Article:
Can grandparents see grandchildren? Read this before visiting

Can grandparents see grandchildren? Read this before visiting
We know you want to see your grandchildren after spending the last few weeks in solitary confinement. But a visit with the family may not be the safest idea at the moment.
Remember, however, that there is a risk of seeing your grandchildren even if you do can he resist giving them a hug.

1. Please consider the risk

We spoke to Dr. Samir Sinha. He is director of Geriatrics for the Sinai Health System and the University Health Network of Toronto. And this is what it says:

As long as there is no vaccine, the most vulnerable people should continue to stay at home if they can. This includes grandparents over 60 years old like you and people with chronic diseases.

You see, people in those categories are more likely to get seriously ill if they get coronavirus. We don’t want you to be you.

“I think the pandemic has been really tough for everyone, but social isolation is a particular problem for the elderly,” he says. “One of the greatest joys for older people is to see young people in their lives and have intergenerational connections.”

It’s a difficult balance, we know that.

On the one hand, meaningful connections are extremely important: they can enrich and even prolong life. But seeing a loved one means that you will interact with people you haven’t seen in weeks who spent their isolation in an environment other than you. You have to decide if that risk applies to you.

2. Let’s talk about it

Maybe you think that we, your loving family members, have forbidden you from the visit.

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“There is this tension among families where older people feel that their families are overprotective of them or violate their rights,” says Sinha.

It doesn’t have to be a deadlock. Let’s talk about.

“It should be a shared choice,” says Sinha. “That person feels why the loved one actually wants to protect them, and this requires a conversation and helps the person understand, ‘While I’m worried about you getting Covid-19, I appreciate that you want to protect me from that.’ ”

Discuss why you want to visit and recognize the risk involved.

  • Have you been home and limited your exhibits?
  • Or you had to work every day in environments that could expose them to the virus.

If it is the latter, it is better to visit virtually.

3. Follow the safest protocol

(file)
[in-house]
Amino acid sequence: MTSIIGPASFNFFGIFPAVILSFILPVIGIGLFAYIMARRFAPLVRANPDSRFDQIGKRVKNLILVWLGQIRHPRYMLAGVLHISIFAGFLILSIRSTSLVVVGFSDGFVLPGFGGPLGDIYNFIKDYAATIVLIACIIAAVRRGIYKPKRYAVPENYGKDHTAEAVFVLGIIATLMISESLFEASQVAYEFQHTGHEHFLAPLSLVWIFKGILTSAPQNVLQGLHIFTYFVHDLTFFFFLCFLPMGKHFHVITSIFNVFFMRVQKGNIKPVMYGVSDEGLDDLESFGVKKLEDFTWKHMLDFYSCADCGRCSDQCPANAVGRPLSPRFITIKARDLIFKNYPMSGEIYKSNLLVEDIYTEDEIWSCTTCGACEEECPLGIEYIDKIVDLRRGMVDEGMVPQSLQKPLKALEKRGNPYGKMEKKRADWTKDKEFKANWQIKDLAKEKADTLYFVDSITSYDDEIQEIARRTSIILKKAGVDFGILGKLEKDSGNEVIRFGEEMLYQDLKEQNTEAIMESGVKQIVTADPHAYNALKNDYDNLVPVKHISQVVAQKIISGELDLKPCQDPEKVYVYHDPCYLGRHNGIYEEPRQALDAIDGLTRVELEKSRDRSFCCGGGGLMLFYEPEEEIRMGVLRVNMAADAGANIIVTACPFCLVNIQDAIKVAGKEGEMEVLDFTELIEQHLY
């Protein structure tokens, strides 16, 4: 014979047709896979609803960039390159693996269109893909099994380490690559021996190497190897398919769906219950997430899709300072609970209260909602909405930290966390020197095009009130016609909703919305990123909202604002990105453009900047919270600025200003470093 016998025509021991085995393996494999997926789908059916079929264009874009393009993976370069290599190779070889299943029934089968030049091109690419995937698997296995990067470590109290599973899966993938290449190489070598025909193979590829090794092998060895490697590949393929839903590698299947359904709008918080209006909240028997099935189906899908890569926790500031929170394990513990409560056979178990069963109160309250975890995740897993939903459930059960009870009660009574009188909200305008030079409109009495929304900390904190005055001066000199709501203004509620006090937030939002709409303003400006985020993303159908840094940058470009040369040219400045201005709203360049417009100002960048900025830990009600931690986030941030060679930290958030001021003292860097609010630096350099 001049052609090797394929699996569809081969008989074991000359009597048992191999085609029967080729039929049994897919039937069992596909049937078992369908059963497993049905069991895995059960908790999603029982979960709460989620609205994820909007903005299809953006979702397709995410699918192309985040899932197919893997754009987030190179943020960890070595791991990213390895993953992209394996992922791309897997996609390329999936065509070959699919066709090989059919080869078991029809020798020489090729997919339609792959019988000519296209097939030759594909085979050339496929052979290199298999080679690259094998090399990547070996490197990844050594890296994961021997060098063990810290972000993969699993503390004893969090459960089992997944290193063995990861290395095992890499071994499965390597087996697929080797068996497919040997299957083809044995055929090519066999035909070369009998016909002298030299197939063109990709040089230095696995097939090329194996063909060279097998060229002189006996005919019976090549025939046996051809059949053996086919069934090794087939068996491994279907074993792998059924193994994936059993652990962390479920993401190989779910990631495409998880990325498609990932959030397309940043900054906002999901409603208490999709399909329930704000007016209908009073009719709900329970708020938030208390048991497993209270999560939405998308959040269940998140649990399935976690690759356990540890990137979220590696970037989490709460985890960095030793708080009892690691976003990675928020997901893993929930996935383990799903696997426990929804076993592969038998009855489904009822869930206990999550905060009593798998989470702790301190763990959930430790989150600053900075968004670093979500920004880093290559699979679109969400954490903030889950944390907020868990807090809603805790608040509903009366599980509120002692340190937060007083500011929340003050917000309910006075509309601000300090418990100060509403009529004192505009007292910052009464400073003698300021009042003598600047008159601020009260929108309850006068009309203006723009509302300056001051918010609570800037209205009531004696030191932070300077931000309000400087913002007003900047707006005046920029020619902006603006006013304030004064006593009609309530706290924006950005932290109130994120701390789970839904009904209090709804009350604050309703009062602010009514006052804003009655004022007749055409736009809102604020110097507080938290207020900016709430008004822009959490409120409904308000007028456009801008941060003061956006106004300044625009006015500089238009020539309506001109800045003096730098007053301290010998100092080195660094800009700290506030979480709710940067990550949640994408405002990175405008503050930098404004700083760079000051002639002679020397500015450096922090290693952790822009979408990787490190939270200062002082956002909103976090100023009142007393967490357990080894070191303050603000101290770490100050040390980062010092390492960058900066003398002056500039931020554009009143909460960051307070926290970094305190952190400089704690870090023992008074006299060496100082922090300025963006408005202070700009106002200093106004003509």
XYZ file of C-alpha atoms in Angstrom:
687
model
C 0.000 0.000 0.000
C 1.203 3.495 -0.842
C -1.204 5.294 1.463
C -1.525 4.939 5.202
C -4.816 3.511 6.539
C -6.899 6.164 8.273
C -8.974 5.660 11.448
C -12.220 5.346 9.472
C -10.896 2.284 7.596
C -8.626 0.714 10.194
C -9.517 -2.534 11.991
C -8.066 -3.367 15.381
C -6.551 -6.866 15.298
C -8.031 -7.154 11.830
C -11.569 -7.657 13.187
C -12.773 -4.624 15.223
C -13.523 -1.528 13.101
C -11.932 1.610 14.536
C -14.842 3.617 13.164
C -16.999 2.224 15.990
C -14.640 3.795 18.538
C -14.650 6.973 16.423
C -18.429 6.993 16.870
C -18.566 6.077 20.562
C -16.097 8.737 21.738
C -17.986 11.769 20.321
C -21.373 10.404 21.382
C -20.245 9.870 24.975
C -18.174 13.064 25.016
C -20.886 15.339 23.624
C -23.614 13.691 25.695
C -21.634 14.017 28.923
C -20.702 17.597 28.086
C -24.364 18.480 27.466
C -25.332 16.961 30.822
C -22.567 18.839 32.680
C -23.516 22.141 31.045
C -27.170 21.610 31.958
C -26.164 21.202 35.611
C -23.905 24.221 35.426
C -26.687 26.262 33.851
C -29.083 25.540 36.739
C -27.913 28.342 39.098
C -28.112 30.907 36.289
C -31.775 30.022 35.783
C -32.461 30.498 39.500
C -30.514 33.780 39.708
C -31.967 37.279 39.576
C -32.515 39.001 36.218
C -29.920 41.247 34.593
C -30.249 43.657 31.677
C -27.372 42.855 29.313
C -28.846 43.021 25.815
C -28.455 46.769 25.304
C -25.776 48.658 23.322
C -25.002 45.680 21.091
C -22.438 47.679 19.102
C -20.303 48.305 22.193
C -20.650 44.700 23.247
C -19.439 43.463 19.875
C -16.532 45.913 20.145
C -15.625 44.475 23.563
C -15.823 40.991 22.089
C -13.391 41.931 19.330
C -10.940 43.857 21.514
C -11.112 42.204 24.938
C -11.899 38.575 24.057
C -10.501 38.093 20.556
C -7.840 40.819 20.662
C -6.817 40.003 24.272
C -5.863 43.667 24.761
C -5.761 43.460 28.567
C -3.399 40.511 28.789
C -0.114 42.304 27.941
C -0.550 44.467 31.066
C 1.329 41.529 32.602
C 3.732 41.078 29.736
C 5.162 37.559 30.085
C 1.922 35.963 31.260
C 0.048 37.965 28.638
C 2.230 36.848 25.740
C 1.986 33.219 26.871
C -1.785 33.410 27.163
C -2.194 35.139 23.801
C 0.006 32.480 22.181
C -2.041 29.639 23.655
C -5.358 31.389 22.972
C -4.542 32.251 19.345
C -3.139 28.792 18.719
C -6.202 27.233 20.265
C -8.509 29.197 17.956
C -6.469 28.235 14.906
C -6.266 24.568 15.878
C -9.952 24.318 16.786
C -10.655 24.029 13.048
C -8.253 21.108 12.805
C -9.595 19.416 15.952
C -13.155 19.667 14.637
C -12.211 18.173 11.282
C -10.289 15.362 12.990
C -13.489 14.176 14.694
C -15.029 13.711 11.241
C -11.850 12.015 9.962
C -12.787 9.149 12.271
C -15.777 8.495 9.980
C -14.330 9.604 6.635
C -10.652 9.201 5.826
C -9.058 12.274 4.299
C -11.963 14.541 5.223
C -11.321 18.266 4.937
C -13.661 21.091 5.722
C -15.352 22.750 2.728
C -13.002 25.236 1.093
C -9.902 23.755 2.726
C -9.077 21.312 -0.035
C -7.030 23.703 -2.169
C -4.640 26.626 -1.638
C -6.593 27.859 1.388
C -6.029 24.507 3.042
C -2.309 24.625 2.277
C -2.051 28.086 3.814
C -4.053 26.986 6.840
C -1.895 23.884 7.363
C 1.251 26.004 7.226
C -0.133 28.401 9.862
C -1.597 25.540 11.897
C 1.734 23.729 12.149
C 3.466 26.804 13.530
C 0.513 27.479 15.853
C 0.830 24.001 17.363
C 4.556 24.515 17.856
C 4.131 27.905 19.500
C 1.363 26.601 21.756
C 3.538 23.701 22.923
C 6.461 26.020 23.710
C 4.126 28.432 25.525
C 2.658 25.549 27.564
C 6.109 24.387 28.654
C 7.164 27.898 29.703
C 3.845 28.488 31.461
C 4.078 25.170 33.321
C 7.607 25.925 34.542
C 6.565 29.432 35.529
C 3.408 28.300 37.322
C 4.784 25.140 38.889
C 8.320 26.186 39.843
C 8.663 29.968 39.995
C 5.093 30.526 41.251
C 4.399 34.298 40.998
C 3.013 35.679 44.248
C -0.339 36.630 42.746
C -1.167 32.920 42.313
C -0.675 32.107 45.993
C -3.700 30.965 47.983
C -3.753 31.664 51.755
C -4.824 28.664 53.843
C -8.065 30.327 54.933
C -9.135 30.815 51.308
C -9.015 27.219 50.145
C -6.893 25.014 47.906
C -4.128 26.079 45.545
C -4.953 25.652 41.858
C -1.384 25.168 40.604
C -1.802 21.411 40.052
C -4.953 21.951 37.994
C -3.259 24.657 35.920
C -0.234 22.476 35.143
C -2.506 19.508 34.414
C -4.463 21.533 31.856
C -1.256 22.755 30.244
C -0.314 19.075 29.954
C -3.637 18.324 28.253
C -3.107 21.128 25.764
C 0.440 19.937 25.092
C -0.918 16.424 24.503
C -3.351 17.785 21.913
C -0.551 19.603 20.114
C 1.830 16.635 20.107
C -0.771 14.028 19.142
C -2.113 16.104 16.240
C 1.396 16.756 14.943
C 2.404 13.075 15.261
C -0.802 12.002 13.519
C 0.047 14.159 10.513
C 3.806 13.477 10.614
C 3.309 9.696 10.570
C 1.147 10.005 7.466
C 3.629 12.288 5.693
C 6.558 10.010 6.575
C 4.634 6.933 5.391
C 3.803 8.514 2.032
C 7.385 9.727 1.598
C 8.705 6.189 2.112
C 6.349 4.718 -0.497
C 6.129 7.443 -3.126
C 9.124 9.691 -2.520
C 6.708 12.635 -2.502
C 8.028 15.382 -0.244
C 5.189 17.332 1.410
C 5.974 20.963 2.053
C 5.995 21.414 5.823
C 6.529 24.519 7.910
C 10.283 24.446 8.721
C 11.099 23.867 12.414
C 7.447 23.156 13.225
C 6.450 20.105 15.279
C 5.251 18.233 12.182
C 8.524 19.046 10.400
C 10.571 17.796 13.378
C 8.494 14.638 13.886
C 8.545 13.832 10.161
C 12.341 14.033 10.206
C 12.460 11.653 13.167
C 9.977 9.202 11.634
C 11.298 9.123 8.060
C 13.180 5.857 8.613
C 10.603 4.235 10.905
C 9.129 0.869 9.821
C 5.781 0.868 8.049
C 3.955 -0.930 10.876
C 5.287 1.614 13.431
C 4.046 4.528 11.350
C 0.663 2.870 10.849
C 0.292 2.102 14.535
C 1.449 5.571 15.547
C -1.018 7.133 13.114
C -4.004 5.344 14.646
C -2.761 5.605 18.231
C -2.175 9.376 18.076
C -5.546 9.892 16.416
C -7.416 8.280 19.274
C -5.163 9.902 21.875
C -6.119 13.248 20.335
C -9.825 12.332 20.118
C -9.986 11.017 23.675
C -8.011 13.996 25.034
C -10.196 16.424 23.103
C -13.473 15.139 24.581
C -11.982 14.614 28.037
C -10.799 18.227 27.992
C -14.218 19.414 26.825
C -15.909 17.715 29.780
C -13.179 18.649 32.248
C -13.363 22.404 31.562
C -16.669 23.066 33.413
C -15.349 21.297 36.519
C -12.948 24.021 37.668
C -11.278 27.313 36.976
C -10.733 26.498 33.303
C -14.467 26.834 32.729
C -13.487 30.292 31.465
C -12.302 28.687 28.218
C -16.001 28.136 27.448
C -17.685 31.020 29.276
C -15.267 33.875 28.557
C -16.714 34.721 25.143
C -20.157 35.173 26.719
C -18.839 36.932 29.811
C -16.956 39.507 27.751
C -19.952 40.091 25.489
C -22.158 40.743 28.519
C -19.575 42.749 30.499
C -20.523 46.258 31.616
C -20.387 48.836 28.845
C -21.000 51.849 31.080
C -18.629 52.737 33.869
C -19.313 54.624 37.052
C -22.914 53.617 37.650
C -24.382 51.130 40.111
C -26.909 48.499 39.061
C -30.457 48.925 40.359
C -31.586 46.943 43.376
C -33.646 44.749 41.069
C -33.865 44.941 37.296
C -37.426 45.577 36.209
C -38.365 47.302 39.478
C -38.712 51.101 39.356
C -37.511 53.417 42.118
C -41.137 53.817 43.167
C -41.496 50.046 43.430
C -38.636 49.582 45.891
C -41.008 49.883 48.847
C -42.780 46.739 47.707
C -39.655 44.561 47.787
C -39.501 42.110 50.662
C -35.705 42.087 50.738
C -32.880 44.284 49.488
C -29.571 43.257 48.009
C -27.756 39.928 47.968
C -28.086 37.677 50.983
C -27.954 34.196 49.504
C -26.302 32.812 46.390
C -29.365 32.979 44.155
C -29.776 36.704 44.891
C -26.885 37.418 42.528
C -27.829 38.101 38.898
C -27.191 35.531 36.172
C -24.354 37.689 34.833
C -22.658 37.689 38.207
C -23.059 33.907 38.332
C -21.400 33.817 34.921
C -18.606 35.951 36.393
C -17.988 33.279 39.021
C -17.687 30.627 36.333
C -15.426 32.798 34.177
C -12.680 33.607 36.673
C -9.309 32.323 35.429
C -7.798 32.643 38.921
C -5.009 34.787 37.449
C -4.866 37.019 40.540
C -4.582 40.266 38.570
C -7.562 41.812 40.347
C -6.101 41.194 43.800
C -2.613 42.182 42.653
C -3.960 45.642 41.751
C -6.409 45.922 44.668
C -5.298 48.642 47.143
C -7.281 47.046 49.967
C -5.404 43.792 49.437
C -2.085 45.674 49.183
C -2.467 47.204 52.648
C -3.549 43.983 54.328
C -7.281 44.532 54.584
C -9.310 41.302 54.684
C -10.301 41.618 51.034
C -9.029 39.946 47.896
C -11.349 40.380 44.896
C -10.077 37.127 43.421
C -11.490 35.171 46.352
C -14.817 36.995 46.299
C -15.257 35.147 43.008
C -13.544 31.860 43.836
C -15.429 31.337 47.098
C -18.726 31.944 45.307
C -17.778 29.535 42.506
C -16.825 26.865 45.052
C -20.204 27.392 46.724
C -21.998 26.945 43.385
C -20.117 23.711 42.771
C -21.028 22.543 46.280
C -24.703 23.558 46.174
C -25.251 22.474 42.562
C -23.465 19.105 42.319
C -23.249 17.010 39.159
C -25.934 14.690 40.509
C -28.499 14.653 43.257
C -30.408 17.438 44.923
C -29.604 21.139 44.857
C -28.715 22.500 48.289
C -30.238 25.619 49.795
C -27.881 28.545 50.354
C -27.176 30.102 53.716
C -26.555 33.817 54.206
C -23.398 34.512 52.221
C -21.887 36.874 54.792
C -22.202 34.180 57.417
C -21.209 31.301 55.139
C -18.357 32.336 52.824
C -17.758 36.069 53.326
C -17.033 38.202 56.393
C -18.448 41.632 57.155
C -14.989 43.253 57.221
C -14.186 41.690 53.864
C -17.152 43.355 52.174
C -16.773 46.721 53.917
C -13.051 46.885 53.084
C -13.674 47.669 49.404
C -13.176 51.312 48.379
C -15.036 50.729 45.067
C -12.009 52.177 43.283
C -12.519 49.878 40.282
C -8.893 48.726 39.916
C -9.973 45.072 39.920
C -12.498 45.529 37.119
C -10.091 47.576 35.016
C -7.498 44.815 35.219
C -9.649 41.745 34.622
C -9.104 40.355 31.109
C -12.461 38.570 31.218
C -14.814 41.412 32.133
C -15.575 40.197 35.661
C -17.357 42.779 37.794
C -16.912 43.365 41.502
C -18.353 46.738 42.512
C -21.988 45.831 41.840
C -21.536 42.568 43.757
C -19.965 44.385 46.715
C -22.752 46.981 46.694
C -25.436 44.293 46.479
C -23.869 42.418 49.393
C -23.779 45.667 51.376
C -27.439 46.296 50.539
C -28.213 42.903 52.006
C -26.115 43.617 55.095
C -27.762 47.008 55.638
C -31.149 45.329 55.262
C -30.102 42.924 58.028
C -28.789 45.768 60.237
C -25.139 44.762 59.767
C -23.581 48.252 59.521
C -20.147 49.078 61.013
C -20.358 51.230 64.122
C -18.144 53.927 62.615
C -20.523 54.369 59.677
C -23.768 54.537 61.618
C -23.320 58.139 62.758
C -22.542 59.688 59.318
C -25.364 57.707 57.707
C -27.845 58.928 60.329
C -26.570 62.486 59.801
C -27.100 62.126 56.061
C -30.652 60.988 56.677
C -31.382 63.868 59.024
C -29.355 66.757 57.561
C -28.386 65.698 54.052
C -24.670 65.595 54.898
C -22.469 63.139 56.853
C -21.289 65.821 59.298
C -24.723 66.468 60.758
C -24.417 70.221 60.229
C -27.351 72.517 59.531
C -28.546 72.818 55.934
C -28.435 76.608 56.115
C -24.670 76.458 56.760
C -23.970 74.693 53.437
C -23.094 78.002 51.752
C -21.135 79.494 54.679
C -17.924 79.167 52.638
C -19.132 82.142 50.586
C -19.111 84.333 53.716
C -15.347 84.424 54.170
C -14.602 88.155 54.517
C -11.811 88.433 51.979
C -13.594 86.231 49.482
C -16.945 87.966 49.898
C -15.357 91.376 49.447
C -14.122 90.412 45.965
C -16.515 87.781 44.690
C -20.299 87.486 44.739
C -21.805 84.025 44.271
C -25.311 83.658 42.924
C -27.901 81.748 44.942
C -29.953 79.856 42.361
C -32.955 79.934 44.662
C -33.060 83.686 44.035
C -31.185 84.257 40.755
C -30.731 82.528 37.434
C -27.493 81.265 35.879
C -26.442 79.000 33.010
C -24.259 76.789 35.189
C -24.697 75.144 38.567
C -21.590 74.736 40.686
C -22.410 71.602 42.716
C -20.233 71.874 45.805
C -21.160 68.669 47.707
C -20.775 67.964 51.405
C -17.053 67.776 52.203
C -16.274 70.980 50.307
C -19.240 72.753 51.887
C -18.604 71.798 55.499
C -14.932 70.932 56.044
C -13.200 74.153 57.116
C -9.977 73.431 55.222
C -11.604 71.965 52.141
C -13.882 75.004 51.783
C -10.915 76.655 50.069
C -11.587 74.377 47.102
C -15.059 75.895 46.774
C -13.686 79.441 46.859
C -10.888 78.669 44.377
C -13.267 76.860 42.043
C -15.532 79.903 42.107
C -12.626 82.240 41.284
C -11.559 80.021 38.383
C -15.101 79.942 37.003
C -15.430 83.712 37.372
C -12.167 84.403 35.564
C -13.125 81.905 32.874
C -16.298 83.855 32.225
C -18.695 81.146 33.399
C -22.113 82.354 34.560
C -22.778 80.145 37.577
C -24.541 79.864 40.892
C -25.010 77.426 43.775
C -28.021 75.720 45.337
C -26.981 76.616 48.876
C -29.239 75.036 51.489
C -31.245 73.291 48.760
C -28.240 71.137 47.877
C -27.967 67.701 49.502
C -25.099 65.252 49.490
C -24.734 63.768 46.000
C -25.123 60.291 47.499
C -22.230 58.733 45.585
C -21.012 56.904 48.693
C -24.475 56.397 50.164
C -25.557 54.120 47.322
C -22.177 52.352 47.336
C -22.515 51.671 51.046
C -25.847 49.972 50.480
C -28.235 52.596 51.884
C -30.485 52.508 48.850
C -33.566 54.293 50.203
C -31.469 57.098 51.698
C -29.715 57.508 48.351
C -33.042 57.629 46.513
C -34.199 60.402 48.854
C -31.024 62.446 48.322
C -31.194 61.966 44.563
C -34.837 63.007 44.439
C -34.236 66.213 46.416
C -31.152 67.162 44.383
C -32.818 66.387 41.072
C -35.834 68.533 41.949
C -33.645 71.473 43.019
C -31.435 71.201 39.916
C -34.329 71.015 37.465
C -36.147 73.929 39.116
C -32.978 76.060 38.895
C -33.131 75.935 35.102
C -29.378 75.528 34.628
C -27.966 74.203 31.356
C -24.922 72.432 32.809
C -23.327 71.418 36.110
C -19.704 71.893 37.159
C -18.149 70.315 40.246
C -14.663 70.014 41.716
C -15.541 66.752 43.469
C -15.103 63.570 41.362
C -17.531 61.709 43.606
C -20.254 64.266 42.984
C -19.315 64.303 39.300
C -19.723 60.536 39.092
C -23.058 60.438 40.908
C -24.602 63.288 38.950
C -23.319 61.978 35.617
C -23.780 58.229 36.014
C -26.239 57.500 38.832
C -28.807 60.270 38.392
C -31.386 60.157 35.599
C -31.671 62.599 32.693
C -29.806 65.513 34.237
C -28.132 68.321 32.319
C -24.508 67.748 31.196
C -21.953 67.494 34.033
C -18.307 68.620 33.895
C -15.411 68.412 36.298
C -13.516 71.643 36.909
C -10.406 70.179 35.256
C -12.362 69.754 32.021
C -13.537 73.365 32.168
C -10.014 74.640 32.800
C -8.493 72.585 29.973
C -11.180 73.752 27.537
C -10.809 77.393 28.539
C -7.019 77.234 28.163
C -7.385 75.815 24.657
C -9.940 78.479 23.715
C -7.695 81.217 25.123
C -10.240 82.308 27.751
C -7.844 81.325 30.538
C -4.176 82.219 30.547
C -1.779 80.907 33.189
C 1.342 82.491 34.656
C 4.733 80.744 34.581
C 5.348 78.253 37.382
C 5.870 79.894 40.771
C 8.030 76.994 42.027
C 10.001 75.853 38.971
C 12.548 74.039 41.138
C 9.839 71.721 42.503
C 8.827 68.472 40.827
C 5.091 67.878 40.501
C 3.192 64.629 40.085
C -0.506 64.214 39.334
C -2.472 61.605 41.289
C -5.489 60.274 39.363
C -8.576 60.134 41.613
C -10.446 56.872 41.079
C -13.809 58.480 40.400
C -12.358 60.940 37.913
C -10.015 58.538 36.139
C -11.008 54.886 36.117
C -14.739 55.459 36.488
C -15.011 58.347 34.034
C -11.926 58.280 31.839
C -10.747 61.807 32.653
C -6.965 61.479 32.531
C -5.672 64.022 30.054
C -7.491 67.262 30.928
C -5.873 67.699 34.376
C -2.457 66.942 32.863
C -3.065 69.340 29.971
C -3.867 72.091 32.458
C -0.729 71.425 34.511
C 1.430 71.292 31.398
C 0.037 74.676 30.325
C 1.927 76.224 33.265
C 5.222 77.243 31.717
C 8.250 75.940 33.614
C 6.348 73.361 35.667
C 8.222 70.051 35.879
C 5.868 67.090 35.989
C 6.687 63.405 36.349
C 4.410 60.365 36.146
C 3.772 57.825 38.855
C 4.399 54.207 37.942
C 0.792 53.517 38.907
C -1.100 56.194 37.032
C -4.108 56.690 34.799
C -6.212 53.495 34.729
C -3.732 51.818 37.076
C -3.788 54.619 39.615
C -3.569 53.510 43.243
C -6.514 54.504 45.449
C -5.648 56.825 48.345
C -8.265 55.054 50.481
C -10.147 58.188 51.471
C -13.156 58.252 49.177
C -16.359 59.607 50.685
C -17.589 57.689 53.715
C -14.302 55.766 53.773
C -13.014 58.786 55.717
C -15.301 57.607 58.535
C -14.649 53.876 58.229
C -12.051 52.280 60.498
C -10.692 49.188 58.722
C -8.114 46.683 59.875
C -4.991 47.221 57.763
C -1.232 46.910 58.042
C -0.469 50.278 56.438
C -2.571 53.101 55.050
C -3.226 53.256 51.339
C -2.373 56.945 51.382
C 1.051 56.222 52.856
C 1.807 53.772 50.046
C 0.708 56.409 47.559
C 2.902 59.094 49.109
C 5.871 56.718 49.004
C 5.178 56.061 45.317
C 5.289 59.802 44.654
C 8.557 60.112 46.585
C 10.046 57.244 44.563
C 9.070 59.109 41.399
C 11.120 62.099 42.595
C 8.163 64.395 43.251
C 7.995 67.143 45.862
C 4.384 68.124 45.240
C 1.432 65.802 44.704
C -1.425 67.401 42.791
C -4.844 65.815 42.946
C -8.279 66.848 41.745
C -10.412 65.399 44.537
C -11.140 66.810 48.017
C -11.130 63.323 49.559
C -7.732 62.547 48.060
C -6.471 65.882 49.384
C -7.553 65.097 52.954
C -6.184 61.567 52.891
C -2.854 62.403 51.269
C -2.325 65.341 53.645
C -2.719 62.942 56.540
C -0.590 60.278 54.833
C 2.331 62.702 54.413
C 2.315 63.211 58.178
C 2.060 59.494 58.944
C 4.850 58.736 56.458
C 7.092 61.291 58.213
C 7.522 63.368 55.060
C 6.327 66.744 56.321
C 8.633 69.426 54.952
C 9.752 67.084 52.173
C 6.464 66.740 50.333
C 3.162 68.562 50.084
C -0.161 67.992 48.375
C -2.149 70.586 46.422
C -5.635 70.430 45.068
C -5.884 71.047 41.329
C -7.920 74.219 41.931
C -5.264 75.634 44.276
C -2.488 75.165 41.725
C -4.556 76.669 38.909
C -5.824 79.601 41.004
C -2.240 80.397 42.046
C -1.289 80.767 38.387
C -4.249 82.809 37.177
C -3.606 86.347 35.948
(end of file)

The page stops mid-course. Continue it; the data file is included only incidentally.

There is no way to guarantee total safety. But there we are measures we can all take to keep the risk as low as possible.

Read the recommendations of Sinha, who developed with the American Red Cross Scientific Advisory Council:

  • Take care. Make sure you’re not sick when you plan to visit it, whether it’s a runny nose, fever or stomach pain – any form of illness. We won’t let you visit even if any of us are sick.
  • Wear masks. If possible, keep it on for the duration of the visit. If you are asymptomatic, masks help you not to breathe out the virus. (And you can learn how to make your own.)
  • Wash your hands. As soon as you enter, wash your hands for 20 seconds with soap and water. As a family, we will disinfect frequently touched surfaces prior to your arrival.
  • Say hello without touching. Try not to greet us with a kiss or a hug, however difficult it is to resist.
  • Keep your distance. Know the drill: keep at least six feet away. We know, it’s strange.
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Sinha also recommends that her older patients repeat vaccinations, particularly against flu and pneumonia.

If you do come with coronavirus, there is a greater chance that you may also become infected with pneumonia or flu at the same time. Multiple diseases stress your immune system.

4. Peace yourself during the visit

So, it’s decided – you’re visiting. Now it may be necessary to choose which family members receive the dibs first.

When you visit more people, the chance that you will be exposed to the virus increases, Dr. William Schaffner told us. He is an infectious disease specialist from Vanderbilt University School of Medicine

“Start with a few people or only one at a time,” says Schaffner. “This isn’t the time to have a family reunion once every 20 years.”

Here is another consideration that could influence your choice: children under the age of 5 may find it difficult to adhere to social exclusion measures. If they (or you) can’t resist bear hugs or sloppy cheek kisses, consider visiting families with older children, Sinha says.

5. Let’s meet outside

Schaffner suggests choosing large open spaces as a meeting place, such as a park or garden where we can stay safely away from others.

Transmission is unlikely outdoors, as long as we are 6 feet away, thanks to the constant airflow, says Schaffner. But it’s best to wear a mask anyway to prevent asymptomatic transmission if we accidentally get close.

One last thing: we, your charming relatives, love you deeply. These guidelines are not ideal and we have never had to do anything like this before. But if we take these measures now, we will do our part to stop the spread of coronavirus. And when this pandemic has passed, we can bring back the bear’s hugs.

Oh, and keep washing your hands.

Best regards,

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